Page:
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Real estate: Pls help me fathom risk
Old 08-02-2012, 06:51 PM   #1
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Real estate: Pls help me fathom risk

I recently went on a "see what's out there" trip out of state, with a real estate agent. He knew that the chance of selling anything on that trip was minimal, but what do you know - he showed me The House. In a world of oversize, cookie-cutter houses with "safe," inoffensive interior finishes, this is an intelligent contemporary with high quality interior and an ideal floor plan.

In a market where houses reportedly are selling for 92% of the asking price, this one has a price tag that is 16% more than we can possibly pay. I did some research and found that the house went on the market in 2008 and has been listed with 3 agencies, with only one price decrease in all that time. The agent said the owners live out of state and still use this house when they visit the area. I asked him if he could find out anything from the listing agent about the owners' motivation to sell, but he demurred, saying it is unethical to share information about previous offers.

The agent thinks we should go ahead and make an 80% cash offer, just to see if the owners will come down and eventually get to the 85% of price we need. My husband (who also admires the house very much) says in the absence of any indication of seller motivation, we would be foolish to make the offer. Not only would it waste our time; if the sellers came down a little bit, that would be info our agent could use to sell the house to someone else.

What do you think about this?

Thanks,

Amethyst
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Old 08-02-2012, 06:55 PM   #2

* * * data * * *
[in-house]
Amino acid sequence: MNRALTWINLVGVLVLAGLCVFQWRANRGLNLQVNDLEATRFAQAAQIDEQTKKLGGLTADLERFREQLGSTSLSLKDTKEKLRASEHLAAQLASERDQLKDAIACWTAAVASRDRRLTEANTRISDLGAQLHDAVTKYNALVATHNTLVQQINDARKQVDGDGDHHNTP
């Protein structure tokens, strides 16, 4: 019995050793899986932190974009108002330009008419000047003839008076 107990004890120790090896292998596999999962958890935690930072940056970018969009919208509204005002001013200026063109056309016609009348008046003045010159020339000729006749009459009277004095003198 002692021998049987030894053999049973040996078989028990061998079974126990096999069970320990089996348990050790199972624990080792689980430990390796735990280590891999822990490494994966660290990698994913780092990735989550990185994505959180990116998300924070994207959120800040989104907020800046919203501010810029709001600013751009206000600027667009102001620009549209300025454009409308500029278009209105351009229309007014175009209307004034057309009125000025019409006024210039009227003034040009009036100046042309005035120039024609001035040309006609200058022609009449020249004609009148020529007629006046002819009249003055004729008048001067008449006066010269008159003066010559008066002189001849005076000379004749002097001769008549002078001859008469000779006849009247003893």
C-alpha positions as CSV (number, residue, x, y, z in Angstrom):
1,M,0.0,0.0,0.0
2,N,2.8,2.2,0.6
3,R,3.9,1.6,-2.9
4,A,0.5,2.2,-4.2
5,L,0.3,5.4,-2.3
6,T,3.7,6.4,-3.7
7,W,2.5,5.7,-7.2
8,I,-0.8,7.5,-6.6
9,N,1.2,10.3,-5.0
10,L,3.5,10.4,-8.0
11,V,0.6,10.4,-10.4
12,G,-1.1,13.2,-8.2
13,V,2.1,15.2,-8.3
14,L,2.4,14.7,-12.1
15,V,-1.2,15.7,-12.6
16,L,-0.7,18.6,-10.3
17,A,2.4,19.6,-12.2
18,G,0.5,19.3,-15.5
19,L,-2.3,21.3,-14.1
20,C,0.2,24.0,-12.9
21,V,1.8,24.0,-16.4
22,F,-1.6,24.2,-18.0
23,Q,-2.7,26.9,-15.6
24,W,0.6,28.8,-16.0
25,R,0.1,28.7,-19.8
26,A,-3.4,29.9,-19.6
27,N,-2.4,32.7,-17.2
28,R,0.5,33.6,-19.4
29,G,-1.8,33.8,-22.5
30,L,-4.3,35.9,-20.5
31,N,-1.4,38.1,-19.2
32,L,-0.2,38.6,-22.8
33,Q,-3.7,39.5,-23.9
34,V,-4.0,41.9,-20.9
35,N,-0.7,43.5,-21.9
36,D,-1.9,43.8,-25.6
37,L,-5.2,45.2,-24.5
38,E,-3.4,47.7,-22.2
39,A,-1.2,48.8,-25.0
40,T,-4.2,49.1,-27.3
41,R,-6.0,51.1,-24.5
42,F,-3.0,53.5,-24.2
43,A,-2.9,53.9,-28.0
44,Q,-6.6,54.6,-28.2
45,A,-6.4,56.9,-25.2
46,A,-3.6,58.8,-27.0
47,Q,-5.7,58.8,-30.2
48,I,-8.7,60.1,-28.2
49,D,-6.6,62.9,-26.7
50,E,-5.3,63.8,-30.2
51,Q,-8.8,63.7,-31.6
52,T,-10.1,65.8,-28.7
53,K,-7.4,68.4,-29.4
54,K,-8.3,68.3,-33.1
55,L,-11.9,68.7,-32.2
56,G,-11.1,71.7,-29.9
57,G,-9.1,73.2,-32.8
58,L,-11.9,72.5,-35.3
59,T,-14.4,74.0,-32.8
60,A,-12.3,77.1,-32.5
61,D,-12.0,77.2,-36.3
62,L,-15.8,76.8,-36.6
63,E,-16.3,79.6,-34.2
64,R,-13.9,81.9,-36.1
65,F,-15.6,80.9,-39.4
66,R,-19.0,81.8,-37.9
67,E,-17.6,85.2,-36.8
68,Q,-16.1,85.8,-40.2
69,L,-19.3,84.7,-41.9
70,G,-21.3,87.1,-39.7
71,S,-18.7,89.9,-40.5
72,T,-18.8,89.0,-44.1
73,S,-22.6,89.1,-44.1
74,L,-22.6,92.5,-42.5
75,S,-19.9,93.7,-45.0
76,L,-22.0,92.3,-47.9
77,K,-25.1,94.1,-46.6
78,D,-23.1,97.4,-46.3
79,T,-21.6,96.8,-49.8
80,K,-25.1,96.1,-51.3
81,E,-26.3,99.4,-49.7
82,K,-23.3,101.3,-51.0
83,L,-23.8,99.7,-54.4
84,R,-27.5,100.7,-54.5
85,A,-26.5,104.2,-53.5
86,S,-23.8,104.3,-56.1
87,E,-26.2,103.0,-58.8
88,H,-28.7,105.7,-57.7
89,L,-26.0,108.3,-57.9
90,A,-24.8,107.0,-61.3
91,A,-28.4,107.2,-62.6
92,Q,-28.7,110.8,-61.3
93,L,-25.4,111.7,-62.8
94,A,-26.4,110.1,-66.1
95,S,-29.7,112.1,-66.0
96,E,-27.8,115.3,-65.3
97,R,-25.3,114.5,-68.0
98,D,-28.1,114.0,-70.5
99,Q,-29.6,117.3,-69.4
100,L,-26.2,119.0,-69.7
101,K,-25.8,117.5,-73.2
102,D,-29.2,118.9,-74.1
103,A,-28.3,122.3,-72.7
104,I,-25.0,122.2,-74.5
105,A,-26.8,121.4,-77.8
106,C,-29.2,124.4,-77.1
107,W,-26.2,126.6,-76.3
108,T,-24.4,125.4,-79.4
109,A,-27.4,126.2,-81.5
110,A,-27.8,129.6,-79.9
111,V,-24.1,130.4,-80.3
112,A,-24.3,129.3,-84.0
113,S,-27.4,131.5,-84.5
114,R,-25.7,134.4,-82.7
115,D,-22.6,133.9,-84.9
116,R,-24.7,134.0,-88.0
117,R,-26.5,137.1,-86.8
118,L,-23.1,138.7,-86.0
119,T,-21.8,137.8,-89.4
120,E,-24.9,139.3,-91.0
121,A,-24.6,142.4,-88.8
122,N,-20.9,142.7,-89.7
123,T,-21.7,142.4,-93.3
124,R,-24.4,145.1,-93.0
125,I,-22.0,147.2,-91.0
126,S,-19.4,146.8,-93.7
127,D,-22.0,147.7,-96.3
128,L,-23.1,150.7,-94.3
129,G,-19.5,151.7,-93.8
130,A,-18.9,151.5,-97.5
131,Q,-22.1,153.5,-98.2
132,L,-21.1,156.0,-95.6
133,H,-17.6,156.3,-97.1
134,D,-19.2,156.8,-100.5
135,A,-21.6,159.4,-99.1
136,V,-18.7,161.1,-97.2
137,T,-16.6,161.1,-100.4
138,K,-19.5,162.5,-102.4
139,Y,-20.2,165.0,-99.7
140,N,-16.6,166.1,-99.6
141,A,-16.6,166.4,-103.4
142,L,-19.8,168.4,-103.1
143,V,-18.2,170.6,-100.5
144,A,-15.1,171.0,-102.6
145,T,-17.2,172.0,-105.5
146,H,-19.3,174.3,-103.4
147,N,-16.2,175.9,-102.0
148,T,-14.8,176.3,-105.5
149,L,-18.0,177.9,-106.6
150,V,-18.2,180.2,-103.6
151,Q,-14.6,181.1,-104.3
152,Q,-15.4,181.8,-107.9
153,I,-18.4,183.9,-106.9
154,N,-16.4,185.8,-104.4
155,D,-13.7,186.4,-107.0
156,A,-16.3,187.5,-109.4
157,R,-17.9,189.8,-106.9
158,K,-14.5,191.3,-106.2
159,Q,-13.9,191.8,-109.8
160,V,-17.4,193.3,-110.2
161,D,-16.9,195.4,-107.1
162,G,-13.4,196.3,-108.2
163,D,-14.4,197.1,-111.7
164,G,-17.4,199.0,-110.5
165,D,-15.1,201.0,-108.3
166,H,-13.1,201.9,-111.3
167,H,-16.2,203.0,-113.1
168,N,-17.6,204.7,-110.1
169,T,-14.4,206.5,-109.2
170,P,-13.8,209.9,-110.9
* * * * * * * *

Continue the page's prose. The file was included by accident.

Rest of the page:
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If you're looking at a price you can afford, then the "worst" that happens is that you get the offer accepted. There's no other obligation. The seller can either accept, counteroffer, or reject your offer outright. So, really, the only waste of time from your point of view is in reviewing the offer and signing it, which can usually be done electronically.
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Old 08-02-2012, 07:14 PM   #3
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If it would be a great house for you, the heck with any motivational reasoning by the seller. Make the offer based on the price you and hubby can afford and let the chips fall where they may. Nothing wrong with telling your agent that the offer you make is at the top of your limit and will be the only offer you make.
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Old 08-02-2012, 07:19 PM   #4
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This is what I thought, too, but Mr. A. explained it this way: We know we can't buy the house now, but maybe we can in 6 months (it's been on the market almost 5 years). Clearly, the owners do not need to sell. If we make an offer and the owners come down a little bit, we still don't have the house, but now my agent will have valuable insight for the next buyer: the owners are willing to come down a little bit. So then it sells, and we never get our second, 6 month chance.